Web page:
This one time in 4th-grade gym class we were all told to do a Frogstand to close out the day. A Frogstand is where you tripod yourself on your head with your elbows touching your knees. We were told to hold that position for as long as possible and when we failed we had to go sit on the bleachers and watch until there was only one person left, the class hero.

Instantly my heart started to race because I knew I could win this competition. I knew this because I would often Frogstand at home for hours. Sometimes I would flip my TV upside down and I would watch G.I.Joe cartoons while Frogstanding in my living room. It just came naturally for me. It was the fetal position that I went to for comfort. And being one of the least athletic people in the class, I had very few ways to distinguish myself in front of my peers.

So, I effortlessly got into position, and the timer started. Just seconds in and I could already see people falling down all across the room. But, I was like a rock. I was an inverted Buddha of pure jade. This was my moment. I was glowing and white hot.

I closed my eyes and pictured it. Everyone would be impressed with me. Karina would think I was cute again like she had in 2nd grade; in 3rd grade, she had cornered me near the coat racks and told me I wasn’t the cutest anymore. Now she thought Keith was the cutest. But today I would change her mind. I would change everyone’s mind. People would respect me now. Keith would stop picking on me for having eczema on my wrists. Our gym teacher would stop forgetting my name all the time. Never again would he look at me and hesitate before calling me “Stringbean”. It was going to be a new world. All I had to do was hold this position for maybe 5 minutes, and that was like asking me to sit in a chair for 5 minutes. Easy.

A few minutes in I realized that everyone I could see had already fallen over. No one in my field of view was still standing. I could count 20 kids, including Karina, stacked up on the bleachers watching and cheering. How many of us could possibly be left? I could see from the gestures of the kids that there was someone else, someone next to me, and we were probably the last two frogs standing. But who was it? And were they about to fall? I wished I could see them struggling. I wanted to watch their arms shake and the sweat bead on their forehead in my moment of victory. Maybe I could make eye contact with them and smile nonchalantly just to make things go a little bit quicker. “Oh, what’s that? I fell asleep. Are we still upside down?” I would say, “I didn’t even notice.” Then I would yawn and everyone would laugh as they crumbled into dust. My classmates would be quoting me until high school. It was going to be glorious. So, I carefully turned my head to see who it was that was next to me.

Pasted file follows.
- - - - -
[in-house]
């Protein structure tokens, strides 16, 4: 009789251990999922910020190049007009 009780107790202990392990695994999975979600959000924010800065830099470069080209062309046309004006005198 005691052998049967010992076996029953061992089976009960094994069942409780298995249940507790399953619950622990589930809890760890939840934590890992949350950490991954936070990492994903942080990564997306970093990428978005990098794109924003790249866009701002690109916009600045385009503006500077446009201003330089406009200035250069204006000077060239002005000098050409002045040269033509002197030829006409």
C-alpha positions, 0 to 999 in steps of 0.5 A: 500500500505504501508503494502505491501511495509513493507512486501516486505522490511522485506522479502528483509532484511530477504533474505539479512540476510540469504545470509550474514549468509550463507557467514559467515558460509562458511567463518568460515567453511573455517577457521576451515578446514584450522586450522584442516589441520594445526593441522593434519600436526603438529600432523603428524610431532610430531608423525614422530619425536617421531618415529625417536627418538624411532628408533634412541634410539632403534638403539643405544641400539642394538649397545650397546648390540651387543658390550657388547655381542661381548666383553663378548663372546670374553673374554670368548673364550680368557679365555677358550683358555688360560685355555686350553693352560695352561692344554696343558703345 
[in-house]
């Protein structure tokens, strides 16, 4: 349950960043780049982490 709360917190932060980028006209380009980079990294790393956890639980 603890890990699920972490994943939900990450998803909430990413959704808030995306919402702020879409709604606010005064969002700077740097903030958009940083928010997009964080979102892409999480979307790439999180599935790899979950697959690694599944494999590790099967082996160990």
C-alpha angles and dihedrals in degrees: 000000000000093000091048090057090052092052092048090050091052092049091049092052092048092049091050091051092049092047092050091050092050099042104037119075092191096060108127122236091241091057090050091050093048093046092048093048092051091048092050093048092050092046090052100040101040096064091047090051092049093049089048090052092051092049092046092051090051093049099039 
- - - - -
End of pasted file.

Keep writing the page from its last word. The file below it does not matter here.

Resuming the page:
And that was my mistake. Because when I turned my knobby little head 30 degrees to my left it upset my balance and I immediately felt my center of gravity shift back, away from my tripoded hands. I made a strangled gurgle and overcorrected, rocking from side to side, then with a sputter, I stuck my legs straight up and bicycle kicked the air in a futile attempt to climb back to vertical. But it was too late. I hit the mat with a loud flop, completely spread eagle, flat on my back, like a fly smashed on a windshield.

Everyone in class cheered when I hit the ground. It was suddenly obvious that they had been hoping all along that I would lose. They rushed in to congratulate the winner, stampeding over my body on their way. To my horror, I saw who it was. The class hero. Keith. He rolled out of his Frogstand and pumped his fist in the air like he was Karate Kid just before the end credits rolled. I saw him lock eyes with Karina and the two of them smiled at each other. The crowd continued to step over and around me in their rush to lift Keith up onto their shoulders. No one helped me stand back up. No one even looked at me.

“When I thought up this competition I knew you were going to win,” my gym teacher said, giving Keith some sort of secret handshake. I mixed into the crowd and slowly walked back to my shoes. I couldn’t find them at first because they looked exactly the same as everyone else’s. Nothing special about them except for the holes in the toes where I would kick at the dirt on the corner of the playground.

It has been nearly 30 years, and every single day I still think about failing that Frogstand. It reshaped my life, really. But was it for the better? Did I learn not to compare myself to the guy next to me? Did I learn to rate my self-worth on my own standards and my own achievements and not on the accomplishments of some guy named Keith? Did I learn to patiently stick to my strengths and consistently perform in a way I know I can without the fear of having to answer to someone else? Or is this my super villain origin story? Did I learn that Keith will always be better than me, and as long as Keith still exists out there, somewhere, I will always be overlooked, forgotten, and burdened with failure?

Well, I’ll keep the answers to these questions to myself. But I will say this. Keith, if you are reading this, you should know that I’ve been standing on my head for the past 30 years. I’m more powerful now than you could possibly imagine. If you ever want a rematch, I promise you: You will be destroyed. I will Frogstand you into the ground. I will Frogstand on your grave. You, your precious Karina, your crowds of cheering fans in the bleachers, all of you. No one will survive the Frogstand Apocalypse. All will shrivel like flowers in a burning field at the might and tyranny of The Frogstander (I’m still working on a name, to be honest.)